The problem in answering the specific question of this article is that the scriptures provide no direct reference to the completion of the time of the Gentiles. Does that mean it goes unanswered? Not at all. It does mean the answer is not obvious and lying around on the surface for anyone to pick up. It will be necessary to dig deeper and to broaden our context even further. In doing so, perhaps a related topic will reveal the answer we’re looking to discover.
This and similar topics are addressed in depth in my recent book . . .
The Rapture Question – An Unfiltered View
Where To Next?
We’ve already seen a connection between Israel and the Gentiles in the beginning of Romans 9. I would continue reading Paul’s discourse on this connection. It continues into chapters 10 and 11 as well. Here are some questions worth considering:
- What do the distinctions between Abraham’s son of promise, Isaac, and Abraham’s other children have on their future?
- The children of promise (Israel) stumbled in their part of the covenant with God. Where does this leave them in relation to Christ?
- Does God have a plan and a means to restore Israel, and if so, how does that relate to the work Christ has done and will do?
We also saw in Galatians 3 how the covenant of faith, given to Abraham, connects those faithful in Israel with those Gentiles called into Christ. There is certainly more to the story underlying that connection. Some questions to consider include:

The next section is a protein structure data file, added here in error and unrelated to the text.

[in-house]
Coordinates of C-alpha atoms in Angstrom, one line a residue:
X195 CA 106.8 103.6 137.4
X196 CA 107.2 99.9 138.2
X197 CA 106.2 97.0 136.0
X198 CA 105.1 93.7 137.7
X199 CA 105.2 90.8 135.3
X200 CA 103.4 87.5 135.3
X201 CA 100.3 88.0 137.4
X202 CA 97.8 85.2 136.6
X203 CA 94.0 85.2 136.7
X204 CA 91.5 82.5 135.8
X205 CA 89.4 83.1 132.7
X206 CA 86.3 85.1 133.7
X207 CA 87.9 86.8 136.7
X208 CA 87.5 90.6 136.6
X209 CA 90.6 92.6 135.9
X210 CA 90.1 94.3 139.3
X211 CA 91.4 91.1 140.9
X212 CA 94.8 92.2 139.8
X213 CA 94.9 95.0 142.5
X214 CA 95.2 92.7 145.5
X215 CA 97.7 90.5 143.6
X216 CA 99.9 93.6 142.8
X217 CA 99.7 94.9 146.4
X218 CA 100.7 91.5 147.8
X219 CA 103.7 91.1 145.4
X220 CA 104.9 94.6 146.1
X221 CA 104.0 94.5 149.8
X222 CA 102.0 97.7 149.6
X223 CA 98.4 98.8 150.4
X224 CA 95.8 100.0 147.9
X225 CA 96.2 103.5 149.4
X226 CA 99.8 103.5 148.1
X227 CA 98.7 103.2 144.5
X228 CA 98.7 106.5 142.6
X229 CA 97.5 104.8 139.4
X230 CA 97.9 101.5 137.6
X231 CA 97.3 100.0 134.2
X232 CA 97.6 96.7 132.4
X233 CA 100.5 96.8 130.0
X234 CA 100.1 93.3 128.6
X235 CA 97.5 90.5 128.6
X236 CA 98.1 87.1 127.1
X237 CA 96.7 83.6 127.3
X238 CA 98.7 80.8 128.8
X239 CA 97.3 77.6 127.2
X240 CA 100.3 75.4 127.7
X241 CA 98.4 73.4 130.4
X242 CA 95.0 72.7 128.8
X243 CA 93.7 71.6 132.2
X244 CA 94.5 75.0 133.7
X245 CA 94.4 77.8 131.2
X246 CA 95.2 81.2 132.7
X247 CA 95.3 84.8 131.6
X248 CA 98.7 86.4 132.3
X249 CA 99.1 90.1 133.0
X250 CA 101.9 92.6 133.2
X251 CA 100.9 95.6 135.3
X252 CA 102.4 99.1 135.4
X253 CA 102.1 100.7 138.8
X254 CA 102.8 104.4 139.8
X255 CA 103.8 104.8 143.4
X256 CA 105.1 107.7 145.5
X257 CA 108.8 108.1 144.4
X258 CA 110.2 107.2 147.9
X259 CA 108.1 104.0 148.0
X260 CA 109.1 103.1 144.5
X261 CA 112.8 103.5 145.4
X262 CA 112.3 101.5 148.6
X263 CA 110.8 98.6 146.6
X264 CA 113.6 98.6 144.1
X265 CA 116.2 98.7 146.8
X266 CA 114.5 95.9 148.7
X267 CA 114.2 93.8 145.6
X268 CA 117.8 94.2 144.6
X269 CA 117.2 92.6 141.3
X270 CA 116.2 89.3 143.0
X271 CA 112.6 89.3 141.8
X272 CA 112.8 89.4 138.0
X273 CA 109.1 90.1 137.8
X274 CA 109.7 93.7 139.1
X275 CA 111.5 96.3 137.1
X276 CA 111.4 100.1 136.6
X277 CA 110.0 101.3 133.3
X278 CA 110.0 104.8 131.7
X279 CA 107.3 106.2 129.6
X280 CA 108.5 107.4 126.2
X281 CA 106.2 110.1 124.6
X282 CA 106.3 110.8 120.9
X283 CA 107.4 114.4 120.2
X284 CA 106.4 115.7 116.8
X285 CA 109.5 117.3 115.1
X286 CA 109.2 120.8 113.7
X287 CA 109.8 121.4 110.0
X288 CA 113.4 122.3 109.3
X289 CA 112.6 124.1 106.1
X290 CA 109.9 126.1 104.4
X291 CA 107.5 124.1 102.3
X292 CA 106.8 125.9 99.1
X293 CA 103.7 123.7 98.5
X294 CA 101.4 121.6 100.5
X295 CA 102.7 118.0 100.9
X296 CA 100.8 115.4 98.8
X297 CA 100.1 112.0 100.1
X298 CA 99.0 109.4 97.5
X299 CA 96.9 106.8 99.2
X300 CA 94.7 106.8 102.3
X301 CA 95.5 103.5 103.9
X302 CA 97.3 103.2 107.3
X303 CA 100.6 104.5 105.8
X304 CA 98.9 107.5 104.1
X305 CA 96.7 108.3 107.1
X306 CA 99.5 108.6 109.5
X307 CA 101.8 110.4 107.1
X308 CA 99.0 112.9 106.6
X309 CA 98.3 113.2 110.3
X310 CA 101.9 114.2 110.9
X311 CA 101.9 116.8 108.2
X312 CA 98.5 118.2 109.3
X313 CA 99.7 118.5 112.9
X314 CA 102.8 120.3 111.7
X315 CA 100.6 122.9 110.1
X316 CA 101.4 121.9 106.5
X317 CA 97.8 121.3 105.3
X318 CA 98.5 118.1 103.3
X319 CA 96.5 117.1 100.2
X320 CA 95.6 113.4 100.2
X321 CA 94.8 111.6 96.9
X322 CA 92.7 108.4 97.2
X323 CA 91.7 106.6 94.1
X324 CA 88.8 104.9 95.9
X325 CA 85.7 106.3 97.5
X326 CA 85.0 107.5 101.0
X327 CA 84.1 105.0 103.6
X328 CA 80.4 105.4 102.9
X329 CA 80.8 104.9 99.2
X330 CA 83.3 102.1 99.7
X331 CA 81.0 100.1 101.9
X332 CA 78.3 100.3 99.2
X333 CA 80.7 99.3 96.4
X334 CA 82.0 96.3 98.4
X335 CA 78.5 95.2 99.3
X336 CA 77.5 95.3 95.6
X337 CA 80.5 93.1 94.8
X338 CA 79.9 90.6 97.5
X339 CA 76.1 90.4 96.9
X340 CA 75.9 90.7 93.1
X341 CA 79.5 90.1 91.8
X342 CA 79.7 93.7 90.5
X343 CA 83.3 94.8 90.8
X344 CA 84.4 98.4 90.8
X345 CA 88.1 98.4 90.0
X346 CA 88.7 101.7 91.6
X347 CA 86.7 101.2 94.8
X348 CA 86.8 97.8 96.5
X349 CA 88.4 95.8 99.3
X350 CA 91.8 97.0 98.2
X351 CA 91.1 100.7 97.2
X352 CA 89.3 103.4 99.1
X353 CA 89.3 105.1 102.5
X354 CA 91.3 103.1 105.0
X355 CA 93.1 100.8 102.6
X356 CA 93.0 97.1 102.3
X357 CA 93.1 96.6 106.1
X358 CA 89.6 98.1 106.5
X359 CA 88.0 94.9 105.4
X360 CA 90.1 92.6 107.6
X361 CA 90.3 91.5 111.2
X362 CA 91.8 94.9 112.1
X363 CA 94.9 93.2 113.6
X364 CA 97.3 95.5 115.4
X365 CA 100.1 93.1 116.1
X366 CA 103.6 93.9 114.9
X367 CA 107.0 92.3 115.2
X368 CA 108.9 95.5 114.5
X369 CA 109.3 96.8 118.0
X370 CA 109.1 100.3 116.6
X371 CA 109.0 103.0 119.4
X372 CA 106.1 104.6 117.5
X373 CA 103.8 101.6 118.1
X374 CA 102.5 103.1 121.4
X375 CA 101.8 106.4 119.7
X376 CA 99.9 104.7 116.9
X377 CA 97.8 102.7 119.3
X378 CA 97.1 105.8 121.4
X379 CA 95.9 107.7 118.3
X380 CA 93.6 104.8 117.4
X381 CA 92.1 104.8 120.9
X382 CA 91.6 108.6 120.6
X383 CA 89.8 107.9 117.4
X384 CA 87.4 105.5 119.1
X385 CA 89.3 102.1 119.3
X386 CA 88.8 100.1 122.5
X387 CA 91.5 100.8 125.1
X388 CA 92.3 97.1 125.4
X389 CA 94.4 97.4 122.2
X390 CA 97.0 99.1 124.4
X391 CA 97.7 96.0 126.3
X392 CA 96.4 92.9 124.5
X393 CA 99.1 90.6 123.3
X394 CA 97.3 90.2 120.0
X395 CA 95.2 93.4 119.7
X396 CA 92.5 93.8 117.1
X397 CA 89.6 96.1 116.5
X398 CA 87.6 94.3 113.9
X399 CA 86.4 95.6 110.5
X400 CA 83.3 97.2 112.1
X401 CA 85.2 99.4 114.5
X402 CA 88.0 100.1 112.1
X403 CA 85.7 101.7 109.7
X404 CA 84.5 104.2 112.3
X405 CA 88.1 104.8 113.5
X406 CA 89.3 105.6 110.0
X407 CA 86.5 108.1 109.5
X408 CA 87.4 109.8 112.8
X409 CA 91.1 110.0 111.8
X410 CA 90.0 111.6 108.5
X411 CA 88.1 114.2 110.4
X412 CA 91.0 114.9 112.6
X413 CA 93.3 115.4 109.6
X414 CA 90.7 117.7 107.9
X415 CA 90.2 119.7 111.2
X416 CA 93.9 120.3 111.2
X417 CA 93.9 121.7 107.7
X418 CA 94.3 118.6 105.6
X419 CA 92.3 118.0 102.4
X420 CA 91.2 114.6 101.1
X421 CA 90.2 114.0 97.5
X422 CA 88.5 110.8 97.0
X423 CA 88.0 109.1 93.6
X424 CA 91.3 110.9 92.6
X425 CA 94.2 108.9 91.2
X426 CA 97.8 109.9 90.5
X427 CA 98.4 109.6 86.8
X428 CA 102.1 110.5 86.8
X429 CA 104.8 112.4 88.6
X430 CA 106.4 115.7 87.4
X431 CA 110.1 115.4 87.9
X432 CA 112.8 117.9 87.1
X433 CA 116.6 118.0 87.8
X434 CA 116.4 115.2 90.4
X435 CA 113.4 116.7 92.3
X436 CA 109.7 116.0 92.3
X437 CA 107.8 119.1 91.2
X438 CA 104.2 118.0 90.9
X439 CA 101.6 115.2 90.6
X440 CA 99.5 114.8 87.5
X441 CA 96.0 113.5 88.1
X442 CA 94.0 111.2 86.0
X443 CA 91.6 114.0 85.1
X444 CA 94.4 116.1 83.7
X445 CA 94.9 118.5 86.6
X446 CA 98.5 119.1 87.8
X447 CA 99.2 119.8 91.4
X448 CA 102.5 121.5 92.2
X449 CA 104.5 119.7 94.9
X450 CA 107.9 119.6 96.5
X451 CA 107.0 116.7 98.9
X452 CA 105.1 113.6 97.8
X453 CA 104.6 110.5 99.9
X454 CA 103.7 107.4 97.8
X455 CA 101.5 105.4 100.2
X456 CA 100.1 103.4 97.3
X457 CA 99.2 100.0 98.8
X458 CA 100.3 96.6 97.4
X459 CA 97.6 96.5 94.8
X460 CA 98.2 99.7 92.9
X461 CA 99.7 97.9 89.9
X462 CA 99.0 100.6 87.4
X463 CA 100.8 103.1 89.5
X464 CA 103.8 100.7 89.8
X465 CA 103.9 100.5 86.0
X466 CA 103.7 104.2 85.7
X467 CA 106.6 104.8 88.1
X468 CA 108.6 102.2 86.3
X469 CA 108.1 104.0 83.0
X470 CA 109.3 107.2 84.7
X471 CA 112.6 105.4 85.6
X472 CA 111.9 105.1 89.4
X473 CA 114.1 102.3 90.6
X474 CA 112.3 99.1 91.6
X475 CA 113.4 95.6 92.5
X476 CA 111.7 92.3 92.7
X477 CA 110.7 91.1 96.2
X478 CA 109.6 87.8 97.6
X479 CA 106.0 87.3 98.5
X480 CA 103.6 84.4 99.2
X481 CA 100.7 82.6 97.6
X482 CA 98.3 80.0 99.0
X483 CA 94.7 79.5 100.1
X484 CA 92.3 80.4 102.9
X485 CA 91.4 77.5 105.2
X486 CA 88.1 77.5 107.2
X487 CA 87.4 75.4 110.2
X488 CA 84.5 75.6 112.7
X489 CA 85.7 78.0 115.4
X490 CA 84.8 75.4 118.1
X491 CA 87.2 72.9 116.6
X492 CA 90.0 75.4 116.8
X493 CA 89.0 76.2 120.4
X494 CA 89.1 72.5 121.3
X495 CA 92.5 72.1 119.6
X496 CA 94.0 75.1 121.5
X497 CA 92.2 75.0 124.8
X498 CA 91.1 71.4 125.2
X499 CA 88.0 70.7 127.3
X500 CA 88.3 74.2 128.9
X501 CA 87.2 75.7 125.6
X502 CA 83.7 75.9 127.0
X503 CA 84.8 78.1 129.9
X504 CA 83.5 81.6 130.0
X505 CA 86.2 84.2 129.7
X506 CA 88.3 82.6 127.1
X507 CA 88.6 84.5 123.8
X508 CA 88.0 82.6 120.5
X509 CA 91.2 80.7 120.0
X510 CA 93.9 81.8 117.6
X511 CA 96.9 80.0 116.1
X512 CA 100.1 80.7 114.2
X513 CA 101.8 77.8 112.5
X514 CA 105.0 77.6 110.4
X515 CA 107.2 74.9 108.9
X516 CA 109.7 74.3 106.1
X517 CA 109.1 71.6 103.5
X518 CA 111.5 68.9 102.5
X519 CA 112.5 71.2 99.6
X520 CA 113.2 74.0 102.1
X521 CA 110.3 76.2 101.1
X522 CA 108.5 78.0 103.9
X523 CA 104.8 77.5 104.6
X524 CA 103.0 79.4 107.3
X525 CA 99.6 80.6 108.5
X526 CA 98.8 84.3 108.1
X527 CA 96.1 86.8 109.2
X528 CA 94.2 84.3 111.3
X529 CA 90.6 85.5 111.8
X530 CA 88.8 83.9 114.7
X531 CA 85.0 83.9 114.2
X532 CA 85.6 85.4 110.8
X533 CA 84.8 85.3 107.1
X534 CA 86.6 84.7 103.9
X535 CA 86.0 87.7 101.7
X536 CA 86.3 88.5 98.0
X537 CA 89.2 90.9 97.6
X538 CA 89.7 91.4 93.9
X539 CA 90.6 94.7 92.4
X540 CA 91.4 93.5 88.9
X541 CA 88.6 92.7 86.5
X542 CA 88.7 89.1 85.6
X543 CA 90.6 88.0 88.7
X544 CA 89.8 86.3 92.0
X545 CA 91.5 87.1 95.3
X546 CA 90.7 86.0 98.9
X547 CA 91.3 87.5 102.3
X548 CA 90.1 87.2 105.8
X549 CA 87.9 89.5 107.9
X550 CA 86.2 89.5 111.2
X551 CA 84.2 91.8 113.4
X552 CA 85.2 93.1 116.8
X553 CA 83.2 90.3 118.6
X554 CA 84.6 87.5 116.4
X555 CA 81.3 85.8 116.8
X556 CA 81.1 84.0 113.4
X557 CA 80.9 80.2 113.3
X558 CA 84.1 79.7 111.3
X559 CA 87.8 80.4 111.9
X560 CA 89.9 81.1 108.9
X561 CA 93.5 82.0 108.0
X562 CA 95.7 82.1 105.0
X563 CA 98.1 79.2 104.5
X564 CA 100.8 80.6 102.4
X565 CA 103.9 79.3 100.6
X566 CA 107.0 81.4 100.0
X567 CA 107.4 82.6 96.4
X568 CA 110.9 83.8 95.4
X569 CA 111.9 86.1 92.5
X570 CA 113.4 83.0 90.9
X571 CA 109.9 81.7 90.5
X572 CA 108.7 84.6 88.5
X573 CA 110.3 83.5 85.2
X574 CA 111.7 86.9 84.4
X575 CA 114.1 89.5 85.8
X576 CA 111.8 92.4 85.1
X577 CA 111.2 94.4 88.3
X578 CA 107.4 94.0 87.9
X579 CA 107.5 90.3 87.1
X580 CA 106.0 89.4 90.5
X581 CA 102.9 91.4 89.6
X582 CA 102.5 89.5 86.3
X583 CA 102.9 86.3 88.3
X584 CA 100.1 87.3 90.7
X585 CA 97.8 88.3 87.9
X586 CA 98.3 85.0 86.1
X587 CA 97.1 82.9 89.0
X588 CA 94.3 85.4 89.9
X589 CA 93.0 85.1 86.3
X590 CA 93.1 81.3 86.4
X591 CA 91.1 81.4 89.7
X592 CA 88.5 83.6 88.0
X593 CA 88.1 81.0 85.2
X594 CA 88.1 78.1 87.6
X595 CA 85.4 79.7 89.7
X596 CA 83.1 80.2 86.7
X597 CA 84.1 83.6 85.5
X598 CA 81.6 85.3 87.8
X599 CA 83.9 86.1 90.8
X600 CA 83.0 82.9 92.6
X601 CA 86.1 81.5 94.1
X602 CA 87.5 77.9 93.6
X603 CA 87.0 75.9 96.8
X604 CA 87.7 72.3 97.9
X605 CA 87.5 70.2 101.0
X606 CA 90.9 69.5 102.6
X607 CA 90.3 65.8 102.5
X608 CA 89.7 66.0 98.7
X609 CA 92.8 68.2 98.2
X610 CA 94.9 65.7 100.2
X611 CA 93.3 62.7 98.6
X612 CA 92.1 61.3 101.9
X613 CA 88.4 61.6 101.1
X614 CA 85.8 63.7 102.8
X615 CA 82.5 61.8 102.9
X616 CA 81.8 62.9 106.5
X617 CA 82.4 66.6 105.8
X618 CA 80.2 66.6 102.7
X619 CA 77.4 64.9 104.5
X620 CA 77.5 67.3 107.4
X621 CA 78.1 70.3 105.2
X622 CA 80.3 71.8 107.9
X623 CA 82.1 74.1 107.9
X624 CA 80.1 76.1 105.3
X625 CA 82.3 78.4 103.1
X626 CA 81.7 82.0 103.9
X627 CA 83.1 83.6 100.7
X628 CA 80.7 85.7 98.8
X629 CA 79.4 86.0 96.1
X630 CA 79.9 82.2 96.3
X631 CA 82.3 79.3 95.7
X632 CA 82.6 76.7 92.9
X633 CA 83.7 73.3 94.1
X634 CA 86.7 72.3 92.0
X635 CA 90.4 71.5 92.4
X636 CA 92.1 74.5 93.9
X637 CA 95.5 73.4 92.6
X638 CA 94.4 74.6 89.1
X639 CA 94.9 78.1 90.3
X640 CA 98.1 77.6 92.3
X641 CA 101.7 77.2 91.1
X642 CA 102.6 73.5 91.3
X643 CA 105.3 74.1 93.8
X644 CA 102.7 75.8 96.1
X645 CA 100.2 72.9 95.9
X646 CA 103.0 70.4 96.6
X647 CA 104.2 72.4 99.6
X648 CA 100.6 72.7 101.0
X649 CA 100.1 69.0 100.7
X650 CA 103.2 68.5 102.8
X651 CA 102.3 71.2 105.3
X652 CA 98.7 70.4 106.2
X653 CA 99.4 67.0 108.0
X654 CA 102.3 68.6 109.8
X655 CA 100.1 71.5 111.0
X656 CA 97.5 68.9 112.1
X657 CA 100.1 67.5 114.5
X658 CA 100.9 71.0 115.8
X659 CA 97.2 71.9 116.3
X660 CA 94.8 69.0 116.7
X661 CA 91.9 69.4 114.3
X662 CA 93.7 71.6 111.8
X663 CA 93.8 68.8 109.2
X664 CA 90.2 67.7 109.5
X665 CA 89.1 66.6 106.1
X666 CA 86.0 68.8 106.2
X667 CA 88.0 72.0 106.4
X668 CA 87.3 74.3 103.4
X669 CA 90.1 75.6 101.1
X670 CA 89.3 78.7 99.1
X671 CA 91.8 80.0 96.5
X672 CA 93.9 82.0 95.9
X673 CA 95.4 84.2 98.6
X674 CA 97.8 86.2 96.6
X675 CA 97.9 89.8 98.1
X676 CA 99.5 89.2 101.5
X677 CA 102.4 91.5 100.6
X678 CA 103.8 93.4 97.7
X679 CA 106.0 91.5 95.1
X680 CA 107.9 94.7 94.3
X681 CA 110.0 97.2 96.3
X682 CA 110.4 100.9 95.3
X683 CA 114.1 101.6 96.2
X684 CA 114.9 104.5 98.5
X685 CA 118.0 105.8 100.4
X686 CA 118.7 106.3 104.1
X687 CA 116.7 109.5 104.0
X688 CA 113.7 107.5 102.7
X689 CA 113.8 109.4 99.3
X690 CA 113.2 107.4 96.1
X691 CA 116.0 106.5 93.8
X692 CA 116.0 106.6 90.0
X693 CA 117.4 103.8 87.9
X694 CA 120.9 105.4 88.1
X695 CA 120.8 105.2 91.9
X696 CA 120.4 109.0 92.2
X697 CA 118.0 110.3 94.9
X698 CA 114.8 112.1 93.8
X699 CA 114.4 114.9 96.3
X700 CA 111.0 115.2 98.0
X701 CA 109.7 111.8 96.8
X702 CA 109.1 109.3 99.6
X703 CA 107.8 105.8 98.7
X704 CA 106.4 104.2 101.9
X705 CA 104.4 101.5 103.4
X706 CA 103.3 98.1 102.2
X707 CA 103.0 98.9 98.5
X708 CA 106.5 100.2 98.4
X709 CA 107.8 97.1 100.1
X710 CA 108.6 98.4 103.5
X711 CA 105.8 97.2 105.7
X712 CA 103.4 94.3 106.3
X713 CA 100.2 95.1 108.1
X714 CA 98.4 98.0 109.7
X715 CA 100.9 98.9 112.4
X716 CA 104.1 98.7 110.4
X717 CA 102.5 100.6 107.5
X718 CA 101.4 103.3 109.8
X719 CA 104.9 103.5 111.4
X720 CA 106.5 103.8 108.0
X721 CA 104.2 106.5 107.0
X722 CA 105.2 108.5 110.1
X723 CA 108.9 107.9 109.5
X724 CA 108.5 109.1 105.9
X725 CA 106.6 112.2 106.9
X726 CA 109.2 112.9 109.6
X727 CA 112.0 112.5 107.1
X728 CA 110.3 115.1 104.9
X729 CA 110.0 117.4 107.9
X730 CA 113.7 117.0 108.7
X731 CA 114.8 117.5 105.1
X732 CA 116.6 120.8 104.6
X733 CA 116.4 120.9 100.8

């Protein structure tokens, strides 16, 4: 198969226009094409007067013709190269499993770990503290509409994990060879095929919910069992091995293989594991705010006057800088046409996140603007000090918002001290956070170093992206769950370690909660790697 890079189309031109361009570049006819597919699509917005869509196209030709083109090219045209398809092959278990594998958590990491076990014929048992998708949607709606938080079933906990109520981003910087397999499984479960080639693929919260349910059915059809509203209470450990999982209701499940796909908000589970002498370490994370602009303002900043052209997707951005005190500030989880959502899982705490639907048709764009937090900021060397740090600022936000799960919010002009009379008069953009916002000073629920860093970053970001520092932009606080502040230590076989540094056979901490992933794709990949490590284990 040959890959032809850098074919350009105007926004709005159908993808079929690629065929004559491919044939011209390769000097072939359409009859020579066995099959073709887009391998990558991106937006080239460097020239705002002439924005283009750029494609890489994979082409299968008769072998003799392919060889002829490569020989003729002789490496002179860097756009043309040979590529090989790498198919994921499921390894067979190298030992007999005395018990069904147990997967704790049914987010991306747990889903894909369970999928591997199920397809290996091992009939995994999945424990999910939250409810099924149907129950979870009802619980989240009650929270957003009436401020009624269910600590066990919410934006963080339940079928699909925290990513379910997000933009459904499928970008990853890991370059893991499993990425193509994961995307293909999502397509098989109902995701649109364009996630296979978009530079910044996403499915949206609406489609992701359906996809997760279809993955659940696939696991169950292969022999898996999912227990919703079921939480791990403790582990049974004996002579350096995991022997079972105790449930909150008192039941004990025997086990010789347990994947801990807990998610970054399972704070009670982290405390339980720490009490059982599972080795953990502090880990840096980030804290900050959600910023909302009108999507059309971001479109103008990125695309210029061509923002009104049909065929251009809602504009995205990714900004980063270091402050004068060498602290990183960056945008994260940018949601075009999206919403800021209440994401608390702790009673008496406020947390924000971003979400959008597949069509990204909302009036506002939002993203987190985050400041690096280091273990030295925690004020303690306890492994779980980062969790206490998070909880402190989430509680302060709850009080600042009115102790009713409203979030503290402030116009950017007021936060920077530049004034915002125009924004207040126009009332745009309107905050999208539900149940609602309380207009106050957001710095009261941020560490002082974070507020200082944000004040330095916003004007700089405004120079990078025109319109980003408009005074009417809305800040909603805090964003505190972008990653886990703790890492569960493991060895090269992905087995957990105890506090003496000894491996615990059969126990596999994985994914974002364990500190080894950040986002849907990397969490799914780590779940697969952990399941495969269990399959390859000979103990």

- In what ways are the Gentiles called in to Christ blessed?
- Is there a similar blessing for those in Israel who are called into Christ?
- Is there any difference in what Christ’s Israelite (Jewish) disciples expected from their Messiah and what Christ actually did?
- If there is a difference, what can explain it?
There is much more to learn about each of these topics, and links have been provided to related articles. Those tagged with Read more lead you to related channel questions and their basic answers. Those tagged Discover more are part of a more in-depth study program. Any tagged with Learn more address methods, processes, and resources which can aid your approach to learning. All are free resources to assist you in gaining a more unfiltered view of God’s word.
At the close of each article, the relevant presuppositions that support it will be cited. This enables the reader to gain a clearer and deeper understanding of the context. To learn more about presuppositions, see the About page.
- The election of God is not limited to Gentiles in this age only. It started with Abraham, Isaac, and Jacob (Israel) and continues today. (Psalm 132:13-18; Galatians 3)
- The work of Jesus Christ and the will of God unites the faithful of the first covenant with the faithful of the new covenant. (Ephesians 2; 3; Romans 5; 8; 9; 10; 11)
- Faith, which is a gift of God, is the basis of the hope of salvation for all those committed to the Lord. (Romans 11; 1 Peter 1; 2 Timothy 3:14-17; Jude 3)
1) When I refer to Israel, like the authors of Scripture, I’m referring to the descendants of Jacob (renamed Israel). This does not fit the description of the modern nation of Israel which consists of people from many assorted nationalities. Also, the modern Jews (Judah) represent only one of the twelve original tribes of Israel. In the near future, God will call to himself, for a specific purpose, descendants from all twelve tribes as part of his kingdom-building process (Romans 9:4-5; 11; Revelation 7:4-8).